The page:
North Fork is on the rise

Popular river still low enough to wade

The advent of warm weather in the mid-elevations of the Gunnison Basin brings the silt-laden flows of the North Fork of the Gunnison River bumping against the clear flows of the mainstem Gunnison River at the Pleasure Park near Austin.



A solitary angler fishes the Gunnison River on Monday, working just upstream of the Pleasure Park and the mainstem river’s confluence with the North Fork. The Gunnison was flowing at 431 cubic feet per second, low enough to wade, with the North Fork about 125 cfs higher.



Midday Monday found the North Fork of the Gunnison flowing at close to 600 cubic feet per second, a level that didn’t concern angler Chris Kozak of Grand Junction in the least.

“I was here about two weeks ago, and it was a bit lower, but this is OK,” said Kozak, stopping at the bottom of the boat ramp from the parking lot above the confluence with the main stem Gunnison River. “I try to get over here about once a week or so, and I’ve had no problems” wading the North Fork. 

There are several ways to access the Gunnison River above the Pleasure Park.

You can raft down from Chukar Trail or one of the put-ins above the Gunnison Gorge.

You can ride up from the Pleasure Park when the water flows are high enough to allow Al deGrange and his Gunnison River Expeditions to take you upstream in the jet boat.

You can drive across Smith Mountain on H.80 Road east of Read. That’s a narrow, one-lane road in sections and can be tricky to navigate when the roads are wet.

However, it’s preferable to being swept along by the North Fork when that river is running high during the spring runoff.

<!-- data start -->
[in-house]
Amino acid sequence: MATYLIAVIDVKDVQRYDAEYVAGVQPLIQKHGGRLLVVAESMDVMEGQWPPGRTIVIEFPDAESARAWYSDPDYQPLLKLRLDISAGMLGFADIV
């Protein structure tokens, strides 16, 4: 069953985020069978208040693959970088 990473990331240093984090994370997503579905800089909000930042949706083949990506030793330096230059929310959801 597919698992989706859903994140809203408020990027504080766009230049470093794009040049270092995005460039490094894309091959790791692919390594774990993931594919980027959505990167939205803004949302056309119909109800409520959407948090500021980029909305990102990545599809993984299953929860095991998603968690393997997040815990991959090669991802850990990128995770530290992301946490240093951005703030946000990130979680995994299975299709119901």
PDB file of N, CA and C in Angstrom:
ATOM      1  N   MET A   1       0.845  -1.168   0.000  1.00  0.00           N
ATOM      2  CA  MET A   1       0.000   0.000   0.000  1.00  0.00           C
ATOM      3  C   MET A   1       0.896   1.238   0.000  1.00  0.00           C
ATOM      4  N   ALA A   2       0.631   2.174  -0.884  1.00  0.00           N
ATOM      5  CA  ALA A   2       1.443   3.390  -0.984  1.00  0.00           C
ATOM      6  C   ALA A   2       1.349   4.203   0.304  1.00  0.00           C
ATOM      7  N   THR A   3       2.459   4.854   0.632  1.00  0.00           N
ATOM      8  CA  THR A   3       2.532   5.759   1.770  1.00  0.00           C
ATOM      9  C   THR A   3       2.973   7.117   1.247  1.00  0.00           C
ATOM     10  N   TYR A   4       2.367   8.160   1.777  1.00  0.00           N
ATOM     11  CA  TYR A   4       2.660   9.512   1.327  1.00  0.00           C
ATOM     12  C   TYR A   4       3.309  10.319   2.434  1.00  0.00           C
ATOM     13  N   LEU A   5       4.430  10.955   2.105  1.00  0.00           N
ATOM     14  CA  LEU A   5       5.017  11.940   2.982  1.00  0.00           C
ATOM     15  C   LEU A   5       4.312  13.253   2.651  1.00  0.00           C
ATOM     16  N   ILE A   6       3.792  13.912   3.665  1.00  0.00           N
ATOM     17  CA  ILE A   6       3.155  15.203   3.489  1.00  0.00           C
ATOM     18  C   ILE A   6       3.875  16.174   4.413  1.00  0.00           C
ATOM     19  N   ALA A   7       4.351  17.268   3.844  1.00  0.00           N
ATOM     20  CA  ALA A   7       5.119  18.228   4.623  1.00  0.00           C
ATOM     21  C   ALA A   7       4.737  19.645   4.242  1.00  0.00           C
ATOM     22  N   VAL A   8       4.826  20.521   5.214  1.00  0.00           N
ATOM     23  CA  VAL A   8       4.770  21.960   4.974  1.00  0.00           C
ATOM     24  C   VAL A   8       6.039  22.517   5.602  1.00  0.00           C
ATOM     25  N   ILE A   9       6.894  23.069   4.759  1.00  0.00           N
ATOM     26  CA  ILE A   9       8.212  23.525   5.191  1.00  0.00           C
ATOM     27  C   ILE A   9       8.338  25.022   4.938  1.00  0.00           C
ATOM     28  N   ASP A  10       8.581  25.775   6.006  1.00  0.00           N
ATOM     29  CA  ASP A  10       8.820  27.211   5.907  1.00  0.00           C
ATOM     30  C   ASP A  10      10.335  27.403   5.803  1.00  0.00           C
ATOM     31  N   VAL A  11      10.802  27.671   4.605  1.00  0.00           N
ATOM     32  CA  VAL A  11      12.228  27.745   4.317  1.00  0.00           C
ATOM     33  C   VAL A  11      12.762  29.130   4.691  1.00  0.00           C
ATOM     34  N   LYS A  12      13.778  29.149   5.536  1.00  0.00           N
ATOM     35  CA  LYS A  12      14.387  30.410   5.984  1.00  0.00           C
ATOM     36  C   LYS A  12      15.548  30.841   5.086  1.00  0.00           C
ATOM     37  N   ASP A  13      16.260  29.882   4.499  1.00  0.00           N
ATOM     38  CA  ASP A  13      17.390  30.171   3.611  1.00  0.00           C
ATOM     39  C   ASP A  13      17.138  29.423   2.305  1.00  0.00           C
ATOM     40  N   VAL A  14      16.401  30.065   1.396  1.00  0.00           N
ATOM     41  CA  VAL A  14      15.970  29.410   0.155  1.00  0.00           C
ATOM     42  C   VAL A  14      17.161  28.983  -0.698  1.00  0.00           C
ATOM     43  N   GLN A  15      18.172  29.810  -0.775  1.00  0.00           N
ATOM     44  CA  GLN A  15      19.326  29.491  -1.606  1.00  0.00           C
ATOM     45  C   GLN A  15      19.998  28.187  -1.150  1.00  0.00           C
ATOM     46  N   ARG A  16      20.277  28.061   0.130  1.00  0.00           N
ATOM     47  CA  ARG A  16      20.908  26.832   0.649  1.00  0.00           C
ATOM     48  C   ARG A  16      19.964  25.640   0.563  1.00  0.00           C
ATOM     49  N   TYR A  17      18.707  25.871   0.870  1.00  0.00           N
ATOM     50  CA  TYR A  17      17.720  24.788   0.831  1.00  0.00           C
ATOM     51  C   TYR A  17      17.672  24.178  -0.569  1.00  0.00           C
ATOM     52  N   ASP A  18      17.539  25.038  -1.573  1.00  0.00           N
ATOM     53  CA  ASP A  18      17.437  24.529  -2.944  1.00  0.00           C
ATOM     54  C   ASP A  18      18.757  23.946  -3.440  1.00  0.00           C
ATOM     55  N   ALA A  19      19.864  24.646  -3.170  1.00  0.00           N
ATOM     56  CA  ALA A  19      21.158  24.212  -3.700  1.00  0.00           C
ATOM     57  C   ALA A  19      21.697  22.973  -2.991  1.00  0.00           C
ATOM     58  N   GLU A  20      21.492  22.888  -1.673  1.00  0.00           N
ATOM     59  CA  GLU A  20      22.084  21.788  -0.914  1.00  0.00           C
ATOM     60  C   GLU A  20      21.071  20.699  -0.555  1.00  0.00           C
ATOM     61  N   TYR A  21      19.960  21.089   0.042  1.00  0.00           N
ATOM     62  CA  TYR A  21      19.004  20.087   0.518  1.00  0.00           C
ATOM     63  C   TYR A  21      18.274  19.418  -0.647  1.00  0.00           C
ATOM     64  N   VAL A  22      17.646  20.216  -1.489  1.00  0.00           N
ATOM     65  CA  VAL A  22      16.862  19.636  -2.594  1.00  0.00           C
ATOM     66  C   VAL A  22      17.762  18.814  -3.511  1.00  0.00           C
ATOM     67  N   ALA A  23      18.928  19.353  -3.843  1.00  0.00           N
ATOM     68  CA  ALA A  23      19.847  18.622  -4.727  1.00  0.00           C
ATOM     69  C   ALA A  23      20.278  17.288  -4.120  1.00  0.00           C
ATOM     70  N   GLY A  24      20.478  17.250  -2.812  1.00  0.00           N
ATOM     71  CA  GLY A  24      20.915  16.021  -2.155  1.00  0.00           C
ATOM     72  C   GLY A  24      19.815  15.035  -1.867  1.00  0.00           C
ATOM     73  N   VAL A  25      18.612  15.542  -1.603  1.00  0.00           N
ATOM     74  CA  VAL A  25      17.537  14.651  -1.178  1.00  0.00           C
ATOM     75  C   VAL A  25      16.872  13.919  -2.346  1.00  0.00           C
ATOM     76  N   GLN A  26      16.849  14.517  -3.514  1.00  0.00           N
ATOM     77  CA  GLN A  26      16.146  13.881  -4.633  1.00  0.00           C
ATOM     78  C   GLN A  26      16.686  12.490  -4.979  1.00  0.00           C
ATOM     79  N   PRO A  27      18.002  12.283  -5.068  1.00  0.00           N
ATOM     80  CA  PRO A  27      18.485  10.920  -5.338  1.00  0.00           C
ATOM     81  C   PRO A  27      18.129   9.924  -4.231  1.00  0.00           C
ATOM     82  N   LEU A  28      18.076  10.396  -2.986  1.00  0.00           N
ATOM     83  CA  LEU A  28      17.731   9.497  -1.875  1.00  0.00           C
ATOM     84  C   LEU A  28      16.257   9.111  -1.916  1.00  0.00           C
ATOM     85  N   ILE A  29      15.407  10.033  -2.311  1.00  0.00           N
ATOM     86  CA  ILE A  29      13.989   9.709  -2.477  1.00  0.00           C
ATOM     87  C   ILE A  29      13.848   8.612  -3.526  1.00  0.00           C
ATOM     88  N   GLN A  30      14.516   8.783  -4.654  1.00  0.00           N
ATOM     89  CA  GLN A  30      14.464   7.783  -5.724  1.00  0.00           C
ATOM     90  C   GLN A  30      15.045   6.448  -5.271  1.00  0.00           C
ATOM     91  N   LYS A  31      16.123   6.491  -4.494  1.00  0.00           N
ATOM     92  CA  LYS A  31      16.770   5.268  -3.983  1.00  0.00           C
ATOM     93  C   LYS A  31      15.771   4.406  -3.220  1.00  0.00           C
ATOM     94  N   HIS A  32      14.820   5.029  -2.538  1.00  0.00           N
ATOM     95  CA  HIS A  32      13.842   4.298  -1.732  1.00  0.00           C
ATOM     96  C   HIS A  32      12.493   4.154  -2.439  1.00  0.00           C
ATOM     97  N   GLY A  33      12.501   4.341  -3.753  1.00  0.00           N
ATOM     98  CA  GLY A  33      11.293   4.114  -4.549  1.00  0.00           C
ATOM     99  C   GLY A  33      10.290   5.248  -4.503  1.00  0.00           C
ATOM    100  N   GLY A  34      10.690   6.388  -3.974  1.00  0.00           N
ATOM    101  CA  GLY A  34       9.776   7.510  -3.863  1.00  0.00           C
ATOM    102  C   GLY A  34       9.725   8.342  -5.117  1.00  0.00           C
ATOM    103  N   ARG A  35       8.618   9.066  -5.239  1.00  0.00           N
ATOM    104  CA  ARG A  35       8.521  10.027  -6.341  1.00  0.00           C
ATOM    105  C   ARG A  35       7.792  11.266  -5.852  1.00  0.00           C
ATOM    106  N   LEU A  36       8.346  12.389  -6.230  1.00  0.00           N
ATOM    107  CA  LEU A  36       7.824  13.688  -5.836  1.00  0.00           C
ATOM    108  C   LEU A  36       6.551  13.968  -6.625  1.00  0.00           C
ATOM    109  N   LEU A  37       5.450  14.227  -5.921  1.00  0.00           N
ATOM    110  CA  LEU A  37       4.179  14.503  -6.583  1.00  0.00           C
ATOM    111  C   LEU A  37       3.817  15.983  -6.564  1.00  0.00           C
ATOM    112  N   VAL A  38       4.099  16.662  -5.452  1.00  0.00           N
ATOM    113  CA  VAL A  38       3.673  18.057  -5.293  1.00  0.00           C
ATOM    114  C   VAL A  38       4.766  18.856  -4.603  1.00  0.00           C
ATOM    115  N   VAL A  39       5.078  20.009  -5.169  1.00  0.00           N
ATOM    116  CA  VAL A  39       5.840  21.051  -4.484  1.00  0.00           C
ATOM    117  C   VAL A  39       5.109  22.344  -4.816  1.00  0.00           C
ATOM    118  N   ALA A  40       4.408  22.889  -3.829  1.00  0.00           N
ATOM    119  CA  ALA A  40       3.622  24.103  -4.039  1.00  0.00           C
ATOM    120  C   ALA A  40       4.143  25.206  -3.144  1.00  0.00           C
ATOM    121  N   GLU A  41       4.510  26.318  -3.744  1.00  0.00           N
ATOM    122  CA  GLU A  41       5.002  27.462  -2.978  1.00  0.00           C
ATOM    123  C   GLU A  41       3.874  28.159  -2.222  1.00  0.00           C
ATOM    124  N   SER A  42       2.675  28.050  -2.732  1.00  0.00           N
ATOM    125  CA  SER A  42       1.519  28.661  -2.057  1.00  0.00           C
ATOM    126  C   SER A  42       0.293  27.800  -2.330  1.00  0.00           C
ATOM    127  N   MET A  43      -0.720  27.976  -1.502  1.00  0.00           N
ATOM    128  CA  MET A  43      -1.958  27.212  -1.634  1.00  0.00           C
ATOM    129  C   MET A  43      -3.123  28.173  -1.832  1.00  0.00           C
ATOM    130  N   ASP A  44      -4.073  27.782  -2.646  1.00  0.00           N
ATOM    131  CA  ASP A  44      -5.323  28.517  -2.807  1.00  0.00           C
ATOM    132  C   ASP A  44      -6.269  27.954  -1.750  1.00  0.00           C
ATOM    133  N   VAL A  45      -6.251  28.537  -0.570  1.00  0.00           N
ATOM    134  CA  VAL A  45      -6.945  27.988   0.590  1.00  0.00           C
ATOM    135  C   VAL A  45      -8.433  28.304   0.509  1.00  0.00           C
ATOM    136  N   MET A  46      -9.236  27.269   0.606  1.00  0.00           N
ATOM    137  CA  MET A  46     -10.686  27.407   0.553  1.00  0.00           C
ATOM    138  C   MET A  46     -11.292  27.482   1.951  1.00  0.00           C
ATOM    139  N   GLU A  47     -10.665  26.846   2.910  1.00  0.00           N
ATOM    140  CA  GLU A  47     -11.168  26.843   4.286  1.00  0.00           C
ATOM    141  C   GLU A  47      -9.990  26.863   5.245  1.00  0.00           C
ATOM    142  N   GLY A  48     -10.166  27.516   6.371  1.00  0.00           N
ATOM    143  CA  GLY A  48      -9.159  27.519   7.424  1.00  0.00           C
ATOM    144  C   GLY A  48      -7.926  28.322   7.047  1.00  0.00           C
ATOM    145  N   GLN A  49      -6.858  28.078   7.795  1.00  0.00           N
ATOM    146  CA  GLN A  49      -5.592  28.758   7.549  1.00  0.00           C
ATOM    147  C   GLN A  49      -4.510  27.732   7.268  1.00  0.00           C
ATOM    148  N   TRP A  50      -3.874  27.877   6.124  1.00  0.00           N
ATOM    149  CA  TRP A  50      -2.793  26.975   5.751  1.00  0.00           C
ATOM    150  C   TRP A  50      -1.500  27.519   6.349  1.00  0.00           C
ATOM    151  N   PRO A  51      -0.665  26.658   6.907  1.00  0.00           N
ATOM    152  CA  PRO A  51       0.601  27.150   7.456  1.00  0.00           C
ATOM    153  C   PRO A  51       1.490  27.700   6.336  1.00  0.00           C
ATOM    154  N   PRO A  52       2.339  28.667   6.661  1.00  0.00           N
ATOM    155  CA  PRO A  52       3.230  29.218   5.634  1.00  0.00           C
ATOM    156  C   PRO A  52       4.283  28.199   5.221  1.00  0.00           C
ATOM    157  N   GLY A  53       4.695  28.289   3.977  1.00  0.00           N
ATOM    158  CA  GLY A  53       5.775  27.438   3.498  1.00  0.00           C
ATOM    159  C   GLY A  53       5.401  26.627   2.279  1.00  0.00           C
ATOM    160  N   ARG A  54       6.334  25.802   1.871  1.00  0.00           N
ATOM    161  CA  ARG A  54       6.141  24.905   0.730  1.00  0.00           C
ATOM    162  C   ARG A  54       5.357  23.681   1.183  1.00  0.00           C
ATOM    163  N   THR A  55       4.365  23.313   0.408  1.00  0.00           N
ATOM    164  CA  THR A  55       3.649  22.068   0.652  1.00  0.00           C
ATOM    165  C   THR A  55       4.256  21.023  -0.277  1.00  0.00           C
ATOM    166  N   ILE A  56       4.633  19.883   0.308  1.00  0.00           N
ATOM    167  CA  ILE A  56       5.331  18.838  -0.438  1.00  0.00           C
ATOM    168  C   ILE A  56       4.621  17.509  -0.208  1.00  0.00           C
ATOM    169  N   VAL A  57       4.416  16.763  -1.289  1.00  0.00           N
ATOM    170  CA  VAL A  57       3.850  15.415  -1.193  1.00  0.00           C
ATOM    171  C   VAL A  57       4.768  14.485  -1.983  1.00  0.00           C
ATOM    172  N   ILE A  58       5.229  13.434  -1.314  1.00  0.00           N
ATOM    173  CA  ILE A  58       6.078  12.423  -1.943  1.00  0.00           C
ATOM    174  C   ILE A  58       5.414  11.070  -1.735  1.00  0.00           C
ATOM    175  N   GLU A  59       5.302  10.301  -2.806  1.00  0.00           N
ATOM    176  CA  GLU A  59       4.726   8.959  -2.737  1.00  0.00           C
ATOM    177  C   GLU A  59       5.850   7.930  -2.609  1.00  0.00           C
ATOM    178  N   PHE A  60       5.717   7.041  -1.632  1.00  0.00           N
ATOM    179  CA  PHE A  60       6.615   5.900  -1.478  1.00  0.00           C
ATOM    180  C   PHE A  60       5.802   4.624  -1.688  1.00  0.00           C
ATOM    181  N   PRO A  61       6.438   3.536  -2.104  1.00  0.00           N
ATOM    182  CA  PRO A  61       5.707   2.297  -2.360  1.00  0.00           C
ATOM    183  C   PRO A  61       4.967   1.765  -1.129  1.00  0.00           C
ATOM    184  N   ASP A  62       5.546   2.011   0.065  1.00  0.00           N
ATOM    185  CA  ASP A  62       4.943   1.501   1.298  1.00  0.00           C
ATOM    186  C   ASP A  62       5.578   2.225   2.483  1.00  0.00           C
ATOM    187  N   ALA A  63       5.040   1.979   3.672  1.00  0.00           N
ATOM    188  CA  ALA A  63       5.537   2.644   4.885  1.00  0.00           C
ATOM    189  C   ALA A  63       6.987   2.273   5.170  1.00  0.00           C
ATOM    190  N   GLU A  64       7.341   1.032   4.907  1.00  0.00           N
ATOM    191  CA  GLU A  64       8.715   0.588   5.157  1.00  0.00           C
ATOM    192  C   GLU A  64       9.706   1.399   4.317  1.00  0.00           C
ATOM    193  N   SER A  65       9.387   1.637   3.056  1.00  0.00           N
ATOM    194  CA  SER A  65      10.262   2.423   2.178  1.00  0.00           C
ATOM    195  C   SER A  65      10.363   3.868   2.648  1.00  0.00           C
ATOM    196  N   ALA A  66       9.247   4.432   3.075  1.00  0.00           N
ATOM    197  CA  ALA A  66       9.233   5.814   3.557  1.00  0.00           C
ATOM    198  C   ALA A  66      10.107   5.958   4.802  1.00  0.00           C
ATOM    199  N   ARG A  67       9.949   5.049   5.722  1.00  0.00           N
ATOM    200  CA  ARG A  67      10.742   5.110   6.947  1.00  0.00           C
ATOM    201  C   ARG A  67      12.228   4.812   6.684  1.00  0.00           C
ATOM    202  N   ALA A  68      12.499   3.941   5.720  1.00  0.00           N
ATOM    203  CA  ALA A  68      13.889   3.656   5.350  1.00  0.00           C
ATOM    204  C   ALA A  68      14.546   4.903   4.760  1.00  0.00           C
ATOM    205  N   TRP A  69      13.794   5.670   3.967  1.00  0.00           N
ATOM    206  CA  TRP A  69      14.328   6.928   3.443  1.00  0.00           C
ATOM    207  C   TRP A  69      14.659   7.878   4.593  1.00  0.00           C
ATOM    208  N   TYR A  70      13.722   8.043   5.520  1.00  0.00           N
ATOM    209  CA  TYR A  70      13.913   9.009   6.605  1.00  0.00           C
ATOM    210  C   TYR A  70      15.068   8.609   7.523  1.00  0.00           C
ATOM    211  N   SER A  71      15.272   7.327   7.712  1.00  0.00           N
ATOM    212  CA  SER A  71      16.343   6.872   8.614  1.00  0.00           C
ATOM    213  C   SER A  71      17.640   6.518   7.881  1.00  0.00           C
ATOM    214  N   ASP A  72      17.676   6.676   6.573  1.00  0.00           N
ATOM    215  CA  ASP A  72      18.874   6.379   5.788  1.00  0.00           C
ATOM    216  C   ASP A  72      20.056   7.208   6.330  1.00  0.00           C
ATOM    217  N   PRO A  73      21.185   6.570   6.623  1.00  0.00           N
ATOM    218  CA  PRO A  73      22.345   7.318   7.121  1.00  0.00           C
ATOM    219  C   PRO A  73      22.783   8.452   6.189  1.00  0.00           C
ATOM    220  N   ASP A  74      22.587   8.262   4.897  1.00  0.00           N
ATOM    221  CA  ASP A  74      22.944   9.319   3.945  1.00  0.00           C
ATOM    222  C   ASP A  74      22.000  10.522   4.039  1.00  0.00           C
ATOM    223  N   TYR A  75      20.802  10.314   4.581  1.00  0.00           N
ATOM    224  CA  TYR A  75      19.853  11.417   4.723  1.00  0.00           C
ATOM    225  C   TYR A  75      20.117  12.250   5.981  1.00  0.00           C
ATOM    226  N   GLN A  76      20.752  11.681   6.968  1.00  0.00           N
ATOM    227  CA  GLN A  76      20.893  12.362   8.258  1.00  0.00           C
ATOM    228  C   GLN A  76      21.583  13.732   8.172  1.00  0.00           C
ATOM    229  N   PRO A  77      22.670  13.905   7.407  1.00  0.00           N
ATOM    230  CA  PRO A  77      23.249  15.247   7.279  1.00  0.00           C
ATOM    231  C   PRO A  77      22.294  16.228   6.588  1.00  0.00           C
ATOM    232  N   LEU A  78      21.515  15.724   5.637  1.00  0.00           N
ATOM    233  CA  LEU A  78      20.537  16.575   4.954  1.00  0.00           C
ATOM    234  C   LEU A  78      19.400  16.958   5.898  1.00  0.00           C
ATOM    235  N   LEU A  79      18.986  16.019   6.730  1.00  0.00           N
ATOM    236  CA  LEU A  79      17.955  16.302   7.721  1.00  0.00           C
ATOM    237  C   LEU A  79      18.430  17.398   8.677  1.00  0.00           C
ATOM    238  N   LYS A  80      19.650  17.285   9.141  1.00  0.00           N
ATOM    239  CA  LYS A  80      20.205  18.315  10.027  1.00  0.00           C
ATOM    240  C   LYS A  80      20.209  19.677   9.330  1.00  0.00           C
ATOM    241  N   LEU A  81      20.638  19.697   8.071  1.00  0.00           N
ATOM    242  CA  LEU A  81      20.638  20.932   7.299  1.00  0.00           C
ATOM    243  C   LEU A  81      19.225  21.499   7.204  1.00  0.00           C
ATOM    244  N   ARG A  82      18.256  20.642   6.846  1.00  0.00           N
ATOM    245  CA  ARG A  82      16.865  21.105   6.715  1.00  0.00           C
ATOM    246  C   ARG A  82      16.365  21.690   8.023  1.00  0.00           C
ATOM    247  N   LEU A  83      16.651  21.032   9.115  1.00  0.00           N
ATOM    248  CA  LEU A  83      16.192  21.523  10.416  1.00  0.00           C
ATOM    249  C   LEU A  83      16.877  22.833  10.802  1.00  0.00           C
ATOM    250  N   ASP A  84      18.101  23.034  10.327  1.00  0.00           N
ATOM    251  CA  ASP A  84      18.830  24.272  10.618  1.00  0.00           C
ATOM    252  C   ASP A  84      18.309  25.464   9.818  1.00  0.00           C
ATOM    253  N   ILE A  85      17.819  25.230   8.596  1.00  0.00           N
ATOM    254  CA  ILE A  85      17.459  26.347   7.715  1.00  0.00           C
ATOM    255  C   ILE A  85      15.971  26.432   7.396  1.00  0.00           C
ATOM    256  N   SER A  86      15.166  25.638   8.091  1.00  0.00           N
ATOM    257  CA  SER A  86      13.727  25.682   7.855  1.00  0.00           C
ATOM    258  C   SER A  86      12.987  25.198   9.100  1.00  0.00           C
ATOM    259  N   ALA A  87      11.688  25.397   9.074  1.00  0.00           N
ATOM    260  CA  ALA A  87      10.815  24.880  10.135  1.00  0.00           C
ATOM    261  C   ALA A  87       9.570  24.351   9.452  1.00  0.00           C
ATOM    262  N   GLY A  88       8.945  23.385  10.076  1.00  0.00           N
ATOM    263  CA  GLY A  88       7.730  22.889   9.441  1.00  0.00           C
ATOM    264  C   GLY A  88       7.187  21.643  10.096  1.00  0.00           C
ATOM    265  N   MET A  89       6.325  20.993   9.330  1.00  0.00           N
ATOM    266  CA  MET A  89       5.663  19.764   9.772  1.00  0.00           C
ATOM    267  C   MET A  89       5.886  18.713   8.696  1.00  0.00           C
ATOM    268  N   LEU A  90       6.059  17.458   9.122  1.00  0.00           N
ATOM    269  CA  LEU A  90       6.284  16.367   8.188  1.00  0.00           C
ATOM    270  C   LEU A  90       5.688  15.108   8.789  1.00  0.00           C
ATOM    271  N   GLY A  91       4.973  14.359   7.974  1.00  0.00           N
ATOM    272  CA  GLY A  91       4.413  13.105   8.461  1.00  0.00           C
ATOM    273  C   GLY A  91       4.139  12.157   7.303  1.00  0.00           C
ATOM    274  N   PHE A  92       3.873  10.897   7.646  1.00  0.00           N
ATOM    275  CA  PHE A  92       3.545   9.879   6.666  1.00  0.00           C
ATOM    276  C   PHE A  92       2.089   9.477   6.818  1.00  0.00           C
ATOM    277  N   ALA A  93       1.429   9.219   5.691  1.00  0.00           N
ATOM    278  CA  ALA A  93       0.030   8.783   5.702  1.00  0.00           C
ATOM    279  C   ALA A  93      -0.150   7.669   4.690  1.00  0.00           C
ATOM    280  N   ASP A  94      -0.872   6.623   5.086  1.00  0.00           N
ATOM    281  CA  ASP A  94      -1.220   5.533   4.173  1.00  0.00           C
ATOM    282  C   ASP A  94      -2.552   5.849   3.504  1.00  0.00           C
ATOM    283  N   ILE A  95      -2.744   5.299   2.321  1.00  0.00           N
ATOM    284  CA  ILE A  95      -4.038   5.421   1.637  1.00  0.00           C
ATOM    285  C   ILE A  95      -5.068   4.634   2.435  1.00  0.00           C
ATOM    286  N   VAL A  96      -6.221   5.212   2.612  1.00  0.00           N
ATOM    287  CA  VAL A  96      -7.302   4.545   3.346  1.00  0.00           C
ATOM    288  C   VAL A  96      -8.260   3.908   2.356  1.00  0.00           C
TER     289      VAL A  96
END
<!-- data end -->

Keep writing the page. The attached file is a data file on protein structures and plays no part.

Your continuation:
Or you can take the direct route and wade the North Fork just above the confluence.

This is how many, if not most, anglers access the Gunnison during low-water months, which may or may not include March, depending on the weather.

Anglers, both private and commercial, spend as many hours in the spring watching not only the hatch chart, but also the online water-flow data provided by the Colorado Division of Water Resources, the U.S. Geological Survey and other sources.

The spring-like weather of February and early March (and even part of January) has brought out the anglers, if not the bug hatches, and one experienced observer said the river recently has seen an inordinate number of visitors.

“The river use has really increased,” Gunnison River Expeditions guide Gale Doudy wrote in an email earlier this week. “Last week I had to walk up two miles (from the confluence) as there were about 15 to 20 fishermen each day.

“I have never seen these numbers in February.”

In contrast to the emerald-green Gunnison, the North Fork is mocha-colored and opaque, making it tricky to wade.

While I watched from the bank, Kozak ventured into the North Fork and easily crossed, with the deepest water reaching to his knees.

That “you go first” saga had an unexpected twist. Shortly after crossing the river, I was headed along the muddy trail when I was met by yet a third angler coming up behind me.

“Didn’t you just cross the North Fork?” he asked, his face hidden behind a lightweight sun guard.

I said I had waited to see how Kozak had fared before crossing, and the masked angler laughed.

“Yeah, I was watching you cross, and decided when you made it across, it couldn’t be too bad,” he said. “This time of year, it never hurts to make sure you can make it across.”

Tuesday morning, the North Fork, according to the USGS gauge at Lazear, was running at 685 cfs. Expect the river, and the wading excitement, to increase as the temperature rises.


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